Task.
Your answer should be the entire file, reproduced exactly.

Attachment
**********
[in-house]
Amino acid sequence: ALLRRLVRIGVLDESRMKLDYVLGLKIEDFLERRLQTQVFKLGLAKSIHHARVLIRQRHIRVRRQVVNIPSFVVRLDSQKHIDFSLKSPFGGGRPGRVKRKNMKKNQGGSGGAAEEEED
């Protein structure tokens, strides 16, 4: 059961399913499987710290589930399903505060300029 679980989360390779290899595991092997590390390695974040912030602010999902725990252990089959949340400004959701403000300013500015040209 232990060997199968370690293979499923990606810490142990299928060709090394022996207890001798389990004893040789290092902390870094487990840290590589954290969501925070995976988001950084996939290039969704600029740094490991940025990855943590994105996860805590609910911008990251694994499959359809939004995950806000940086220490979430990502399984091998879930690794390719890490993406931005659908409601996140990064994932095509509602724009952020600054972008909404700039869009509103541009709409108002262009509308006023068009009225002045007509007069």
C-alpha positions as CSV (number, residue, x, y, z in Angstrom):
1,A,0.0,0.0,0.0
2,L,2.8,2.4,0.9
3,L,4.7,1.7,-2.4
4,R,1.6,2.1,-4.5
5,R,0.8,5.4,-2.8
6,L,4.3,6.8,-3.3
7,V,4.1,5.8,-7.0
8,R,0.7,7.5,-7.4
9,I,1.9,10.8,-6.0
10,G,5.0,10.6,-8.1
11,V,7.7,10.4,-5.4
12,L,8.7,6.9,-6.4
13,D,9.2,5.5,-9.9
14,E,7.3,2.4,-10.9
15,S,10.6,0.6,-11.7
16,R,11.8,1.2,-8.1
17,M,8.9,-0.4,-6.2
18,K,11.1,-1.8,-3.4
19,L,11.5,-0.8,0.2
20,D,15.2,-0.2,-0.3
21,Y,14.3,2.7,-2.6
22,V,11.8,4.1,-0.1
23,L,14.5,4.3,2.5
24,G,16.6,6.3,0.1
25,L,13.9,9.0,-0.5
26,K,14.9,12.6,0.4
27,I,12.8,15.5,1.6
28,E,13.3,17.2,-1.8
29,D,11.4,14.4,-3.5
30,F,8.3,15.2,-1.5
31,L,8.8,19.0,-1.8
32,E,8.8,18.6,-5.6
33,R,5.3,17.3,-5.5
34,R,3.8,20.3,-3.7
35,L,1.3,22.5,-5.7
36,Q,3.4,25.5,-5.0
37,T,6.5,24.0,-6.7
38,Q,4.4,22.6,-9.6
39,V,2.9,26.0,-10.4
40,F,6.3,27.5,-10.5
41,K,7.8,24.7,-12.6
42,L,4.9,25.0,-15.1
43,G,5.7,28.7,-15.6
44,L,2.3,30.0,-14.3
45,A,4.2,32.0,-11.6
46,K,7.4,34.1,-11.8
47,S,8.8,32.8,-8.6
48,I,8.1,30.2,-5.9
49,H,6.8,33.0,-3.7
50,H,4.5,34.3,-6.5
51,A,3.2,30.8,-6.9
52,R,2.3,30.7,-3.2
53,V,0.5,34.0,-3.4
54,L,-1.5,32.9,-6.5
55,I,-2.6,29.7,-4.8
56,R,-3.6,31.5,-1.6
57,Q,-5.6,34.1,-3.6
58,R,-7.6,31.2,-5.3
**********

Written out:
[in-house]
Amino acid sequence: ALLRRLVRIGVLDESRMKLDYVLGLKIEDFLERRLQTQVFKLGLAKSIHHARVLIRQRHIRVRRQVVNIPSFVVRLDSQKHIDFSLKSPFGGGRPGRVKRKNMKKNQGGSGGAAEEEED
């Protein structure tokens, strides 16, 4: 059961399913499987710290589930399903505060300029 679980989360390779290899595991092997590390390695974040912030602010999902725990252990089959949340400004959701403000300013500015040209 232990060997199968370690293979499923990606810490142990299928060709090394022996207890001798389990004893040789290092902390870094487990840290590589954290969501925070995976988001950084996939290039969704600029740094490991940025990855943590994105996860805590609910911008990251694994499959359809939004995950806000940086220490979430990502399984091998879930690794390719890490993406931005659908409601996140990064994932095509509602724009952020600054972008909404700039869009509103541009709409108002262009509308006023068009009225002045007509007069």
C-alpha positions as CSV (number, residue, x, y, z in Angstrom):
1,A,0.0,0.0,0.0
2,L,2.8,2.4,0.9
3,L,4.7,1.7,-2.4
4,R,1.6,2.1,-4.5
5,R,0.8,5.4,-2.8
6,L,4.3,6.8,-3.3
7,V,4.1,5.8,-7.0
8,R,0.7,7.5,-7.4
9,I,1.9,10.8,-6.0
10,G,5.0,10.6,-8.1
11,V,7.7,10.4,-5.4
12,L,8.7,6.9,-6.4
13,D,9.2,5.5,-9.9
14,E,7.3,2.4,-10.9
15,S,10.6,0.6,-11.7
16,R,11.8,1.2,-8.1
17,M,8.9,-0.4,-6.2
18,K,11.1,-1.8,-3.4
19,L,11.5,-0.8,0.2
20,D,15.2,-0.2,-0.3
21,Y,14.3,2.7,-2.6
22,V,11.8,4.1,-0.1
23,L,14.5,4.3,2.5
24,G,16.6,6.3,0.1
25,L,13.9,9.0,-0.5
26,K,14.9,12.6,0.4
27,I,12.8,15.5,1.6
28,E,13.3,17.2,-1.8
29,D,11.4,14.4,-3.5
30,F,8.3,15.2,-1.5
31,L,8.8,19.0,-1.8
32,E,8.8,18.6,-5.6
33,R,5.3,17.3,-5.5
34,R,3.8,20.3,-3.7
35,L,1.3,22.5,-5.7
36,Q,3.4,25.5,-5.0
37,T,6.5,24.0,-6.7
38,Q,4.4,22.6,-9.6
39,V,2.9,26.0,-10.4
40,F,6.3,27.5,-10.5
41,K,7.8,24.7,-12.6
42,L,4.9,25.0,-15.1
43,G,5.7,28.7,-15.6
44,L,2.3,30.0,-14.3
45,A,4.2,32.0,-11.6
46,K,7.4,34.1,-11.8
47,S,8.8,32.8,-8.6
48,I,8.1,30.2,-5.9
49,H,6.8,33.0,-3.7
50,H,4.5,34.3,-6.5
51,A,3.2,30.8,-6.9
52,R,2.3,30.7,-3.2
53,V,0.5,34.0,-3.4
54,L,-1.5,32.9,-6.5
55,I,-2.6,29.7,-4.8
56,R,-3.6,31.5,-1.6
57,Q,-5.6,34.1,-3.6
58,R,-7.6,31.2,-5.3